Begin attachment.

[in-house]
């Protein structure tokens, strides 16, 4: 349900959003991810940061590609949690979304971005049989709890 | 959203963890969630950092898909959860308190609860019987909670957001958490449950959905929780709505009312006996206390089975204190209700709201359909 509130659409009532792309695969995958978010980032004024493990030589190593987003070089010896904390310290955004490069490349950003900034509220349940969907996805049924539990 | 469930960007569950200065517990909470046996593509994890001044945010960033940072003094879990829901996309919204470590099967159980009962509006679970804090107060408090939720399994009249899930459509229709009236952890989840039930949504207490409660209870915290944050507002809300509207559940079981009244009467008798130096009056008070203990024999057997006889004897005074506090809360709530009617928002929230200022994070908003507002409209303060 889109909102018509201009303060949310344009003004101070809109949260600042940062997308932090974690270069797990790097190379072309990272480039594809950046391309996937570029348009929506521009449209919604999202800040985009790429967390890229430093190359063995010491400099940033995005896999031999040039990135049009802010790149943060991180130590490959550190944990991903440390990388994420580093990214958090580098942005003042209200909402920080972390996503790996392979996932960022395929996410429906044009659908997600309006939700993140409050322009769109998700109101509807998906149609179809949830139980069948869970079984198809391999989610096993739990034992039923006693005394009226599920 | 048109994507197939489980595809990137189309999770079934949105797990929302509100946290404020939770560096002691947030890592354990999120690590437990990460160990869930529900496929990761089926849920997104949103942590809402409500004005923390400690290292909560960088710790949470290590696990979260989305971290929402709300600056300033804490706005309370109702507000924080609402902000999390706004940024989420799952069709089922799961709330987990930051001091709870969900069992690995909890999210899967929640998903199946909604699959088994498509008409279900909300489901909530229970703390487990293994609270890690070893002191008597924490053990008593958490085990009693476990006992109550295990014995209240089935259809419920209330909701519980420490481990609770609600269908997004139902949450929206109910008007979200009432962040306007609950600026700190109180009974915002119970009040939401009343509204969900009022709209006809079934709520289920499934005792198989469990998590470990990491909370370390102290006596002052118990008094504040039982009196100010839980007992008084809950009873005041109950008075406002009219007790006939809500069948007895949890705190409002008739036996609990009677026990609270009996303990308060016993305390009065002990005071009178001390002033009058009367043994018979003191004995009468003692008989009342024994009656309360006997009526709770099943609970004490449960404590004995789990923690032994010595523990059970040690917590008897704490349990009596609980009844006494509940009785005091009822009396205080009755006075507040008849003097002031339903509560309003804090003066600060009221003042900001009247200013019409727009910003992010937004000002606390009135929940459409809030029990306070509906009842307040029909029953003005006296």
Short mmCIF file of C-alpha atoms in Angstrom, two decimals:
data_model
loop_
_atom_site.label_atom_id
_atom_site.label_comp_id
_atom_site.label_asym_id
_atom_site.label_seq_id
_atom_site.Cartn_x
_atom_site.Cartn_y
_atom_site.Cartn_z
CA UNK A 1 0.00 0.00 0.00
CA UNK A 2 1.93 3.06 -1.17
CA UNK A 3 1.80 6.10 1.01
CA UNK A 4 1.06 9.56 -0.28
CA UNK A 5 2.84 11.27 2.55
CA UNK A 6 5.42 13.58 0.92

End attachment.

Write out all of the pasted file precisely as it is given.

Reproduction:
[in-house]
């Protein structure tokens, strides 16, 4: 349900959003991810940061590609949690979304971005049989709890 | 959203963890969630950092898909959860308190609860019987909670957001958490449950959905929780709505009312006996206390089975204190209700709201359909 509130659409009532792309695969995958978010980032004024493990030589190593987003070089010896904390310290955004490069490349950003900034509220349940969907996805049924539990 | 469930960007569950200065517990909470046996593509994890001044945010960033940072003094879990829901996309919204470590099967159980009962509006679970804090107060408090939720399994009249899930459509229709009236952890989840039930949504207490409660209870915290944050507002809300509207559940079981009244009467008798130096009056008070203990024999057997006889004897005074506090809360709530009617928002929230200022994070908003507002409209303060 889109909102018509201009303060949310344009003004101070809109949260600042940062997308932090974690270069797990790097190379072309990272480039594809950046391309996937570029348009929506521009449209919604999202800040985009790429967390890229430093190359063995010491400099940033995005896999031999040039990135049009802010790149943060991180130590490959550190944990991903440390990388994420580093990214958090580098942005003042209200909402920080972390996503790996392979996932960022395929996410429906044009659908997600309006939700993140409050322009769109998700109101509807998906149609179809949830139980069948869970079984198809391999989610096993739990034992039923006693005394009226599920 | 048109994507197939489980595809990137189309999770079934949105797990929302509100946290404020939770560096002691947030890592354990999120690590437990990460160990869930529900496929990761089926849920997104949103942590809402409500004005923390400690290292909560960088710790949470290590696990979260989305971290929402709300600056300033804490706005309370109702507000924080609402902000999390706004940024989420799952069709089922799961709330987990930051001091709870969900069992690995909890999210899967929640998903199946909604699959088994498509008409279900909300489901909530229970703390487990293994609270890690070893002191008597924490053990008593958490085990009693476990006992109550295990014995209240089935259809419920209330909701519980420490481990609770609600269908997004139902949450929206109910008007979200009432962040306007609950600026700190109180009974915002119970009040939401009343509204969900009022709209006809079934709520289920499934005792198989469990998590470990990491909370370390102290006596002052118990008094504040039982009196100010839980007992008084809950009873005041109950008075406002009219007790006939809500069948007895949890705190409002008739036996609990009677026990609270009996303990308060016993305390009065002990005071009178001390002033009058009367043994018979003191004995009468003692008989009342024994009656309360006997009526709770099943609970004490449960404590004995789990923690032994010595523990059970040690917590008897704490349990009596609980009844006494509940009785005091009822009396205080009755006075507040008849003097002031339903509560309003804090003066600060009221003042900001009247200013019409727009910003992010937004000002606390009135929940459409809030029990306070509906009842307040029909029953003005006296």
Short mmCIF file of C-alpha atoms in Angstrom, two decimals:
data_model
loop_
_atom_site.label_atom_id
_atom_site.label_comp_id
_atom_site.label_asym_id
_atom_site.label_seq_id
_atom_site.Cartn_x
_atom_site.Cartn_y
_atom_site.Cartn_z
CA UNK A 1 0.00 0.00 0.00
CA UNK A 2 1.93 3.06 -1.17
CA UNK A 3 1.80 6.10 1.01
CA UNK A 4 1.06 9.56 -0.28
CA UNK A 5 2.84 11.27 2.55
CA UNK A 6 5.42 13.58 0.92